jump to navigation

Committee Decries Cuts In Inmate Work Crews July 24, 2010

Posted by FairSentencing in : Current News , trackback

Keeping the Powder River Correctional Facility off the state’s budget chopping block was a top priority at Wednesday’s Prison Advisory Council meeting, but the meeting also buzzed with criticism of a decision that curtailed some inmate work crews starting July 1.

“Our No. 1 priority is to protect the Powder River facility and staff,” said Fred Warner Jr., chairman of the Baker County Board of Commissioners. “We will fight all we can to keep Powder River. We will fight to our last breath to keep Powder River as the last minimum-security prison closed.”

Warner said the county’s second priority is to convince the Department of Corrections to resume the practice of having crews of Powder River inmates work for local nonprofits and public service agencies in the area for no charge, with the cost paid from the state general fund.

“We need to figure out how to get the inmates back out in the community working,” Warner said.

Ken Neff, director of operations at Powder River, said the state-subsidized inmate work crews were suspended July 1 in response to Gov. Ted Kulongoski’s June order that all state agencies trim 9 percent from their budgets to bridge an estimated $577 deficit for the two-year state budget cycle that ends June 30, 2011.

The Department of Corrections (DOC) initially proposed, in addition to ending subsidized work crews, closing Powder River and two other minimum-security prisons.

On June 9, Kulongoski rejected the proposal to close any prisons.

However, Neff said the other cuts took effect July 1, including the demise of the subsidized inmate work crews.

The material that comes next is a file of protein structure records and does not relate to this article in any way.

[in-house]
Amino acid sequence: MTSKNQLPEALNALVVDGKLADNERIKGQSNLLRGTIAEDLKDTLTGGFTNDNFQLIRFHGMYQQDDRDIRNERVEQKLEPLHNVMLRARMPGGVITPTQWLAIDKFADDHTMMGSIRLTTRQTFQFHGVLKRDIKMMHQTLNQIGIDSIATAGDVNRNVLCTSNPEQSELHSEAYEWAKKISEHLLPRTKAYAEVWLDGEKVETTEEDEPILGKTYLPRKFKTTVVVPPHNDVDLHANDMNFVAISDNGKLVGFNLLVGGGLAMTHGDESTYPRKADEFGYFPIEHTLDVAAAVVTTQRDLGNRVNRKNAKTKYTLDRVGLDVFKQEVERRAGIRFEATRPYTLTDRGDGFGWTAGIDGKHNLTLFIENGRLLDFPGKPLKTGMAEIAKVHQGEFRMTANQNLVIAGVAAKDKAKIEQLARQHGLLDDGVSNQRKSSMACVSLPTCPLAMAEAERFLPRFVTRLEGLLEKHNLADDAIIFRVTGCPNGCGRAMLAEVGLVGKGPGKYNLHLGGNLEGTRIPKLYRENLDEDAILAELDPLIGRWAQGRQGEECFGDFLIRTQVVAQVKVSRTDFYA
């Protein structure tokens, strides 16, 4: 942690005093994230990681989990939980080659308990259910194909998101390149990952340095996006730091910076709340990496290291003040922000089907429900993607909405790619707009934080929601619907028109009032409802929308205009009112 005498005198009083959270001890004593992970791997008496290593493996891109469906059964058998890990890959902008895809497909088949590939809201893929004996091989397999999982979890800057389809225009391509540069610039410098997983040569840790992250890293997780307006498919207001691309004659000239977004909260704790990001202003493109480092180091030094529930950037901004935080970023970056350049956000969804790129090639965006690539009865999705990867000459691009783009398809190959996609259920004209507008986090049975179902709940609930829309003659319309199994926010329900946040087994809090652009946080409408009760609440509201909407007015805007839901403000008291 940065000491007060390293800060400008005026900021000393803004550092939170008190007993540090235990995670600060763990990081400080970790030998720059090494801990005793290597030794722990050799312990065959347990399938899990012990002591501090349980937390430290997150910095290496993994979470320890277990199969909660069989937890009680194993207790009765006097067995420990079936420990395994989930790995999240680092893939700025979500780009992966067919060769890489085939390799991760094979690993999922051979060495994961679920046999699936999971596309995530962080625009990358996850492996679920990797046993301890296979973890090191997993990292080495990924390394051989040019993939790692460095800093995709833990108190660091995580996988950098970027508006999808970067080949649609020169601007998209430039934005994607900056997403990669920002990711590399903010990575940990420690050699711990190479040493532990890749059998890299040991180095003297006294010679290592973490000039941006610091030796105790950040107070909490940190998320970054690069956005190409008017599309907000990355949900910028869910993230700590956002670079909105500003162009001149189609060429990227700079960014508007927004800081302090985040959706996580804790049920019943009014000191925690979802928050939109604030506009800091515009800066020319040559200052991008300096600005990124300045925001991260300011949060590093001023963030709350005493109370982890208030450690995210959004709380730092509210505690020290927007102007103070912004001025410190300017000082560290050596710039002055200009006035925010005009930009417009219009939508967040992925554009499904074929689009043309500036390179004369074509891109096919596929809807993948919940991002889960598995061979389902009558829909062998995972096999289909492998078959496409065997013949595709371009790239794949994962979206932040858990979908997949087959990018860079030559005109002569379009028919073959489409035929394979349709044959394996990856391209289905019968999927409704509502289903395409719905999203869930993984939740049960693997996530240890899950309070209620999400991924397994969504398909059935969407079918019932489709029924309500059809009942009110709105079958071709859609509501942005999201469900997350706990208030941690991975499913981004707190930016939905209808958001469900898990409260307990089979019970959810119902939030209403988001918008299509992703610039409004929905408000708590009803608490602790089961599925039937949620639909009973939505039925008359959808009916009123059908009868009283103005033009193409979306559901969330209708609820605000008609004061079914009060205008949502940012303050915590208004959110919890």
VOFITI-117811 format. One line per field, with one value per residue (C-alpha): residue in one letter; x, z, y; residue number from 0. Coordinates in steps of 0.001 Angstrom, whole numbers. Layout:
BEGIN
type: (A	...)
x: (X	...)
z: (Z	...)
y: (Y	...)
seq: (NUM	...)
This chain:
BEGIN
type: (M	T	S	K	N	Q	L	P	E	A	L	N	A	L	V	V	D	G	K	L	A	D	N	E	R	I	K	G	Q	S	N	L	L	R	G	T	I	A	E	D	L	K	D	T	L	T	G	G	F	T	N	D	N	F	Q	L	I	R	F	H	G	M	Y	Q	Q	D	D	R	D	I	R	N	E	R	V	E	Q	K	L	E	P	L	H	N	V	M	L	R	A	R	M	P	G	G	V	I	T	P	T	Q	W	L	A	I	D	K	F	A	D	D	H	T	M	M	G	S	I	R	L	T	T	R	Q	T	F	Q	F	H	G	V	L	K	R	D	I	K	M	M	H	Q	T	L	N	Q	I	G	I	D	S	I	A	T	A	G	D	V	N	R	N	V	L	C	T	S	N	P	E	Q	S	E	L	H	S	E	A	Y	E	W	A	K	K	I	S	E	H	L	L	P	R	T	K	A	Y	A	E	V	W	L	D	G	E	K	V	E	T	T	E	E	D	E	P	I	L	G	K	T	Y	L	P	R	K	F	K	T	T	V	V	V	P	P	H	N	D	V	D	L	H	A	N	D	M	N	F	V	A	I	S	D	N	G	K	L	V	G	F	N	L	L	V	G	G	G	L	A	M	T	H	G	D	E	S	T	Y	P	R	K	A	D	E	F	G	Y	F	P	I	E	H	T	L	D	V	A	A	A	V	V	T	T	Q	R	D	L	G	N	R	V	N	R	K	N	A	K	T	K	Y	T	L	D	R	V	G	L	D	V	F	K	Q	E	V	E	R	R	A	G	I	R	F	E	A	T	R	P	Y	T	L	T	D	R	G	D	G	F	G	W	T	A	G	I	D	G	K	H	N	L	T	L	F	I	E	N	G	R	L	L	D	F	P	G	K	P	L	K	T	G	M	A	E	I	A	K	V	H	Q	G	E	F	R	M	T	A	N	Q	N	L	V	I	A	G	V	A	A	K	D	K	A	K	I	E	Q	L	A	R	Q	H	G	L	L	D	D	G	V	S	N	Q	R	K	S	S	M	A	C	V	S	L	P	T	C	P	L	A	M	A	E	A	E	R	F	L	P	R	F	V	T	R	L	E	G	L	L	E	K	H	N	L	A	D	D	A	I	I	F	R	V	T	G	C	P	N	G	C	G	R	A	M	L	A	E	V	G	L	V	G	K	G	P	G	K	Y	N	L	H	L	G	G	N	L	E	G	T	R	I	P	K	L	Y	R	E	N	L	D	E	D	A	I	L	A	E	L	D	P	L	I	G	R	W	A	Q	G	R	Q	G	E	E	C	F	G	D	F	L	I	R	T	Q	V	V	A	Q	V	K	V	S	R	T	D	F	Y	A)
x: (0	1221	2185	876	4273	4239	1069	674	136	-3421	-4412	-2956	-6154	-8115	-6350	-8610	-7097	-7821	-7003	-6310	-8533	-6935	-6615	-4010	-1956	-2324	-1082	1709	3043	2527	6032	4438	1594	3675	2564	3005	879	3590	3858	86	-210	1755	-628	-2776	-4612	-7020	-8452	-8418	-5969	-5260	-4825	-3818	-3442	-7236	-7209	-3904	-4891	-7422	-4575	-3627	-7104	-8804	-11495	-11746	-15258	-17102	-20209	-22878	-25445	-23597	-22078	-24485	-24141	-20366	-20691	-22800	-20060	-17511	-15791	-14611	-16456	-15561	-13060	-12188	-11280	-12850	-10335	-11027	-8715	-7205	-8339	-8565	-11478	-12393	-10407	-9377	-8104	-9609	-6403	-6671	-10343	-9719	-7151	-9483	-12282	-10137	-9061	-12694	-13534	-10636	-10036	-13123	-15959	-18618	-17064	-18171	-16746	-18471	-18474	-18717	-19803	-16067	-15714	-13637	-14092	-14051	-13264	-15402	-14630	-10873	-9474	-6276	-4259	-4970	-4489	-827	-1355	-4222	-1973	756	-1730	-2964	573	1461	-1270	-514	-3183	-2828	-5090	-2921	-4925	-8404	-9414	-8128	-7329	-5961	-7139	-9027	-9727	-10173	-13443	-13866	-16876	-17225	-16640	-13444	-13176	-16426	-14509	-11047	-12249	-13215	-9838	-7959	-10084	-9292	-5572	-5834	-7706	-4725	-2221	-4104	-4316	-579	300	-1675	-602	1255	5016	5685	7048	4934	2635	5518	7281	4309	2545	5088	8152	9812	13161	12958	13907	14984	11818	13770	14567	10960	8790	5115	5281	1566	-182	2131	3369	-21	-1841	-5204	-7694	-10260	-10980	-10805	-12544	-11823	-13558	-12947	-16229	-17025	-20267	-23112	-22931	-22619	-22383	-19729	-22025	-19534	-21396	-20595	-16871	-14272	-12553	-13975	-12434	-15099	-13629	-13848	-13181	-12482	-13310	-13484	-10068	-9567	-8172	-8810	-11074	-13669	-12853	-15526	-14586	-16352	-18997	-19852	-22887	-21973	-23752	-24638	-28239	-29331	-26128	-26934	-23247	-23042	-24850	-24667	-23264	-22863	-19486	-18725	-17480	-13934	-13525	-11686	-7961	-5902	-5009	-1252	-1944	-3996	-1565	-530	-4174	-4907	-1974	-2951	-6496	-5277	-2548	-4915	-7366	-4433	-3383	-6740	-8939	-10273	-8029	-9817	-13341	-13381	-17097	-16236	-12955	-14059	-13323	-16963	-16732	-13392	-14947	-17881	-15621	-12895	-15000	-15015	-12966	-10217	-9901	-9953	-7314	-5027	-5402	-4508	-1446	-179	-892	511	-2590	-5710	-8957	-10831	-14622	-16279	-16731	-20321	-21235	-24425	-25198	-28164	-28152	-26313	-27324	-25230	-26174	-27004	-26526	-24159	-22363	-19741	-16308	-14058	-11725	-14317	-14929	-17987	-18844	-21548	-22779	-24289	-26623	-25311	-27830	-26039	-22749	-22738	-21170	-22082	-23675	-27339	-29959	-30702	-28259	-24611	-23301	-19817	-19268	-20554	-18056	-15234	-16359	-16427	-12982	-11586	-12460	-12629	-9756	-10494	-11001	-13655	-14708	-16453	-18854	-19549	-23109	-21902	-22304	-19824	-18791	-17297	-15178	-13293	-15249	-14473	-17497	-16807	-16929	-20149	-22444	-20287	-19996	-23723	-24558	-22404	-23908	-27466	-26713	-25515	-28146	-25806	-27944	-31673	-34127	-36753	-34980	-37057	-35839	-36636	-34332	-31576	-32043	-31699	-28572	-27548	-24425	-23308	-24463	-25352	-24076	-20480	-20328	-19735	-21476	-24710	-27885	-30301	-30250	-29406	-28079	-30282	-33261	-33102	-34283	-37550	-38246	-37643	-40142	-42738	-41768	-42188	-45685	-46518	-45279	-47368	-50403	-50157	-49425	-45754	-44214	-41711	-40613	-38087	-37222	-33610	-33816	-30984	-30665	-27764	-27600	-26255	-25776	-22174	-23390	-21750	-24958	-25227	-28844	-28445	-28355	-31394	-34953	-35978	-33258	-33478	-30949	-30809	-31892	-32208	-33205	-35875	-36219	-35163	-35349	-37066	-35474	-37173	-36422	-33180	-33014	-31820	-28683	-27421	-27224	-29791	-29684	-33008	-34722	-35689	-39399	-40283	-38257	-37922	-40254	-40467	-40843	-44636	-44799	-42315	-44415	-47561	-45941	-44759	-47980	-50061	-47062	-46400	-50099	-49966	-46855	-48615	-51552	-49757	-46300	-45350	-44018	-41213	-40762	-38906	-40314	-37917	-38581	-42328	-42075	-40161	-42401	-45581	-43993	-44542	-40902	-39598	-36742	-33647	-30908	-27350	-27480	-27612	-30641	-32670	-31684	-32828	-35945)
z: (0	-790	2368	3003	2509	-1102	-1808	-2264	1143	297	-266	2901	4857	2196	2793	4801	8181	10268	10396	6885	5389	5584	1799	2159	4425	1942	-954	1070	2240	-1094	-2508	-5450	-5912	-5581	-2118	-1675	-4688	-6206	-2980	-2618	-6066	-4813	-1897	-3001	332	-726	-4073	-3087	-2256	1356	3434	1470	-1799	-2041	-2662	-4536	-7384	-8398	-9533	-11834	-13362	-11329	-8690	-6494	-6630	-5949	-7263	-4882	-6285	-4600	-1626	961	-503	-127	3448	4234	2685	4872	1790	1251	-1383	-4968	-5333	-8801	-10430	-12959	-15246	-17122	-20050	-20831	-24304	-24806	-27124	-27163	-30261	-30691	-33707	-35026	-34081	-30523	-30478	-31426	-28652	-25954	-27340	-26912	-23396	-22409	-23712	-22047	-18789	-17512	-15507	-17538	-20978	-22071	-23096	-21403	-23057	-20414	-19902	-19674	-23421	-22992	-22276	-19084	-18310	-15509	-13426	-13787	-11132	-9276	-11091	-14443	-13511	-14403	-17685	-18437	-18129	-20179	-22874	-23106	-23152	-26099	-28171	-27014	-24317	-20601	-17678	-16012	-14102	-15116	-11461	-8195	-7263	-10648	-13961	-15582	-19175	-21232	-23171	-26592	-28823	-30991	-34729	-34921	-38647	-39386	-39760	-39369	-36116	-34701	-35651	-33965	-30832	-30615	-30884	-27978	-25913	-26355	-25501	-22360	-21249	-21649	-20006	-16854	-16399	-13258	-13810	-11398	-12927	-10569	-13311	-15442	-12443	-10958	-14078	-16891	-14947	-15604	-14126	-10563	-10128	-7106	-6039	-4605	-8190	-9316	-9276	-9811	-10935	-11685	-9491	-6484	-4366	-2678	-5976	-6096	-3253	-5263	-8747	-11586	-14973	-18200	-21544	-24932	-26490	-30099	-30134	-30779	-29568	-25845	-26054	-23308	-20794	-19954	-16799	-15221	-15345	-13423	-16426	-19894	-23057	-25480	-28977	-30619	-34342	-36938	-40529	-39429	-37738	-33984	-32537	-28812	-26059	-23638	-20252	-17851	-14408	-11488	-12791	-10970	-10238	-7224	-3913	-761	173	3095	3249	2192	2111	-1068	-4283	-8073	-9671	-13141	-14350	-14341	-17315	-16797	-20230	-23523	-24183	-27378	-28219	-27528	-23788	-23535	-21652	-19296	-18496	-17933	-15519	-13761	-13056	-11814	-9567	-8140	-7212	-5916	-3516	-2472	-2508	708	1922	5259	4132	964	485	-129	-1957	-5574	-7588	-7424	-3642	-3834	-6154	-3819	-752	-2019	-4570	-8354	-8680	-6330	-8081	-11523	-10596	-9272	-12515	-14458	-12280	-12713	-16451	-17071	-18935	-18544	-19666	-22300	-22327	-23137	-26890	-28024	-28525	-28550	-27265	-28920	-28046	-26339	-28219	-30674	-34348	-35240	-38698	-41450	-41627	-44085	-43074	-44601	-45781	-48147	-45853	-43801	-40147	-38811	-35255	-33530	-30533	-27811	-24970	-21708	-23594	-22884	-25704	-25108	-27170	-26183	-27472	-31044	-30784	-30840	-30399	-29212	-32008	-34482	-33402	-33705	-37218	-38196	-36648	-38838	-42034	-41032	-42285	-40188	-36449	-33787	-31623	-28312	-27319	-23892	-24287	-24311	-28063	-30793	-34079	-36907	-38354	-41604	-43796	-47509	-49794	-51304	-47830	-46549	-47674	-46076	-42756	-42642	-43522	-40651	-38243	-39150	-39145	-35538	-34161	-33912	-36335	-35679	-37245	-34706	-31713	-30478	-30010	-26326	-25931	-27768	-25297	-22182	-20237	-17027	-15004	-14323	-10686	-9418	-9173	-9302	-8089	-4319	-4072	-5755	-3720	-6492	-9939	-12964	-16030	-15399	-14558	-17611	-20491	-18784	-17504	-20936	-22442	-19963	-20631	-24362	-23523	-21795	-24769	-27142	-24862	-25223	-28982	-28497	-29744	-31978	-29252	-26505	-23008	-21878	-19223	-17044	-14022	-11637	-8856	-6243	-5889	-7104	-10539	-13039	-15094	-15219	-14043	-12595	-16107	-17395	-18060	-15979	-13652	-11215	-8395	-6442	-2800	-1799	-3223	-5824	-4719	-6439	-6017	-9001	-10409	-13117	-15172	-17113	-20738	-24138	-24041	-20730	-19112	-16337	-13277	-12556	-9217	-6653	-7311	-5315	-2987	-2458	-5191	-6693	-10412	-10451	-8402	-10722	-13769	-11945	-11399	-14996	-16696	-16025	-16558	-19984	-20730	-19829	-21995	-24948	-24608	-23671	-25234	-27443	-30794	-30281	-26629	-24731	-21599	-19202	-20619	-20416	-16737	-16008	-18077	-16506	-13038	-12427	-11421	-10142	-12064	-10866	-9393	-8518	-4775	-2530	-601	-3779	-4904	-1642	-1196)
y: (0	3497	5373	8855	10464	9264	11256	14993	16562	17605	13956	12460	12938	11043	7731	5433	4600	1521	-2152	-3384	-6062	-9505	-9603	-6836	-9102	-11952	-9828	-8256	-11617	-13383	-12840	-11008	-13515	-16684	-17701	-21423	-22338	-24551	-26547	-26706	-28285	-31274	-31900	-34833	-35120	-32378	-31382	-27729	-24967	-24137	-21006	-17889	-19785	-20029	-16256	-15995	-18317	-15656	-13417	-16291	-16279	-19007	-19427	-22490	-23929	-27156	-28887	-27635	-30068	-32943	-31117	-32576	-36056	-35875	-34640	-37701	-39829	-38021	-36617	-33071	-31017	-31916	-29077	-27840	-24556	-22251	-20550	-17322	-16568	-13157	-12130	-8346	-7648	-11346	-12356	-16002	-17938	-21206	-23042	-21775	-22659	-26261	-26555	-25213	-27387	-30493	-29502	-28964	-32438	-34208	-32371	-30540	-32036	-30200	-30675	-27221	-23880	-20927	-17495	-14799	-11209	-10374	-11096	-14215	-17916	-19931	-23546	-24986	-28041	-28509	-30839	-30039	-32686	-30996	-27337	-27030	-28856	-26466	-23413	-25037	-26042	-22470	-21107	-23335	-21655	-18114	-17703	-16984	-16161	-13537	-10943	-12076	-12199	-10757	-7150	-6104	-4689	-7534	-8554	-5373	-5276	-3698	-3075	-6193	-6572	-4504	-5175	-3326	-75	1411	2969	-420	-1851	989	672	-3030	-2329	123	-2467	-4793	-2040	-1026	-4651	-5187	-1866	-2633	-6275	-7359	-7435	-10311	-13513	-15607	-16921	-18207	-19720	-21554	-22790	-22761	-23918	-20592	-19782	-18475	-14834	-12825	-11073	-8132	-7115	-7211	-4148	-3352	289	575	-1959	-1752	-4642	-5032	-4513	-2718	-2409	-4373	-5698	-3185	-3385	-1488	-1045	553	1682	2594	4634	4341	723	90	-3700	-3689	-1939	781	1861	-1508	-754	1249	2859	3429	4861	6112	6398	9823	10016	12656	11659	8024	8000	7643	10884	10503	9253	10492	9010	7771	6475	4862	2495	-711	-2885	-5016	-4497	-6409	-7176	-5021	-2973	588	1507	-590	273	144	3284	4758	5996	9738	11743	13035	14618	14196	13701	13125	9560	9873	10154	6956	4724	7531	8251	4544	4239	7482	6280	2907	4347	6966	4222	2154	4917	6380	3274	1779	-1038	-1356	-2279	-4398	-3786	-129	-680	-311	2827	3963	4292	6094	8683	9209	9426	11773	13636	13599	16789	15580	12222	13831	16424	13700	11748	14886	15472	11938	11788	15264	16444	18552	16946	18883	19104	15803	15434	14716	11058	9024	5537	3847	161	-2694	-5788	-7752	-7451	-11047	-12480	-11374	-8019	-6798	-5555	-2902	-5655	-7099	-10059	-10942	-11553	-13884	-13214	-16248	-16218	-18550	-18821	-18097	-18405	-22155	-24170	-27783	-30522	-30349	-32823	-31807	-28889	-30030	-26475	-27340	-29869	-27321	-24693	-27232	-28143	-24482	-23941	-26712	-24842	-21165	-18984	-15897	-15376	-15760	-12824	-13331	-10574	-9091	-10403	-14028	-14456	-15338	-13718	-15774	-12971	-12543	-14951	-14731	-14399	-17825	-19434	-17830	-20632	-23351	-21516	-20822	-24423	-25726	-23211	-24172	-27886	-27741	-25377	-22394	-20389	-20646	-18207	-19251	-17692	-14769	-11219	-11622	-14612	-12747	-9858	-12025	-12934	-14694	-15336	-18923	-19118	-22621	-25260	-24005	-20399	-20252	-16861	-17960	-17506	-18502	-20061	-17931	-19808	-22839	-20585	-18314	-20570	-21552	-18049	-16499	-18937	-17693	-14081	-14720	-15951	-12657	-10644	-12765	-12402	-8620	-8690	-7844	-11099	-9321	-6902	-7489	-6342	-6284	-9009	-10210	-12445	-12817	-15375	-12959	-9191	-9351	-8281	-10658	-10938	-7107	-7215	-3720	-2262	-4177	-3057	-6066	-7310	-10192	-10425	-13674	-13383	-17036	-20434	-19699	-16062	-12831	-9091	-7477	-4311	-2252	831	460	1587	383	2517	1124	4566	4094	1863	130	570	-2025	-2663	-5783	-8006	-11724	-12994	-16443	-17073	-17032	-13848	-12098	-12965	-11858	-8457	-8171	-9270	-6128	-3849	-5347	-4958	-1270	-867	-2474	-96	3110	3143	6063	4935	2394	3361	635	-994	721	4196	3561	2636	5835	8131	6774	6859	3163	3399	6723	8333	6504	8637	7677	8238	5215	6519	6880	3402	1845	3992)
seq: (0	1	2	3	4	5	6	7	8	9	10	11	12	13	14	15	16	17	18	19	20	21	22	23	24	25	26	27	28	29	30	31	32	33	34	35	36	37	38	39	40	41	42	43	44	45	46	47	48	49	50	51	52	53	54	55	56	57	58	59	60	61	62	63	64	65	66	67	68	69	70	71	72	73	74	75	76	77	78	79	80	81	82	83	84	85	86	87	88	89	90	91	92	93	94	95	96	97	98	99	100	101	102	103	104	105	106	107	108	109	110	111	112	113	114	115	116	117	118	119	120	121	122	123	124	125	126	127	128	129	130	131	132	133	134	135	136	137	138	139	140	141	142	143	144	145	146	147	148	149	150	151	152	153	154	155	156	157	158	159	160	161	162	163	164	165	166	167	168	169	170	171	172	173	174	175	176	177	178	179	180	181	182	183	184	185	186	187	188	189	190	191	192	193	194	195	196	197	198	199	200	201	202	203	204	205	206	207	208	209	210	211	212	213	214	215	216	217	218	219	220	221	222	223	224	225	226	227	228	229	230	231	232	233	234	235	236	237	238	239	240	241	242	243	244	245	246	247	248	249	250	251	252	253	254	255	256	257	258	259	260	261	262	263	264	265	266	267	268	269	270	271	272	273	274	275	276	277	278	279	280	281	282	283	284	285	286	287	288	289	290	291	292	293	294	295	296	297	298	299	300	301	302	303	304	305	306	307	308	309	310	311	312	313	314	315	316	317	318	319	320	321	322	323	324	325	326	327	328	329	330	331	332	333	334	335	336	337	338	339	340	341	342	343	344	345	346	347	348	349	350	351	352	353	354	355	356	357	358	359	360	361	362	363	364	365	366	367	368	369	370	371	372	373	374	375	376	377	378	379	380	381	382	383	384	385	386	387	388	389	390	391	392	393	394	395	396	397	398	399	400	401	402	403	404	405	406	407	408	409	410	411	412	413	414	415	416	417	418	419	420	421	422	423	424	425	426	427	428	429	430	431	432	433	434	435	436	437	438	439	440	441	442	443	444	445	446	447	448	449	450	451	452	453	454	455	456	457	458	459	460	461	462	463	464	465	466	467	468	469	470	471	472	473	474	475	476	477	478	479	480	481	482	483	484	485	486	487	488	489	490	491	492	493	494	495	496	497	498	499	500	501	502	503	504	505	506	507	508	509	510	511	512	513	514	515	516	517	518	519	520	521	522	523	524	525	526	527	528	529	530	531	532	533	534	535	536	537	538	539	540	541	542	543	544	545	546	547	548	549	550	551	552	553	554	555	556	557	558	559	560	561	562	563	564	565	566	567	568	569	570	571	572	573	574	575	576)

As an alternative, Neff said the governor directed DOC to make inmate crews available for hire at a rate of $458 for a 10-man crew for 8 hours, including DOC security staff; $543 for a 10-man crew for 10 hours; or $5.50 per day per inmate for host agencies when no DOC security staff is provided.

Peggy Timm of Baker City asked Neff how DOC can justify eliminating work crews, or making them too expensive for many nonprofits, considering Oregon voters approved Measure 17 in 1994, which requires inmates to work.

Neff said inmates will still do institutional work inside the prison.

In addition, some inmates still work for Oregon Corrections Enterprises operations, such as a Department of Motor Vehicles call center and a prison print shop.

In addition, Neff said educational and job training activities done by inmates while in prison also count as work under Measure 17.

Karen Yeakley, chairwoman of the Prison Advisory Committee, said treating Powder River inmates for drug and alcohol addictions and providing opportunities for them to work and get reconnected to the community are essential for rehabilitating inmates before they are released.

“The end result is we want good citizens,” Yeakley said.




no comments yet - be the first?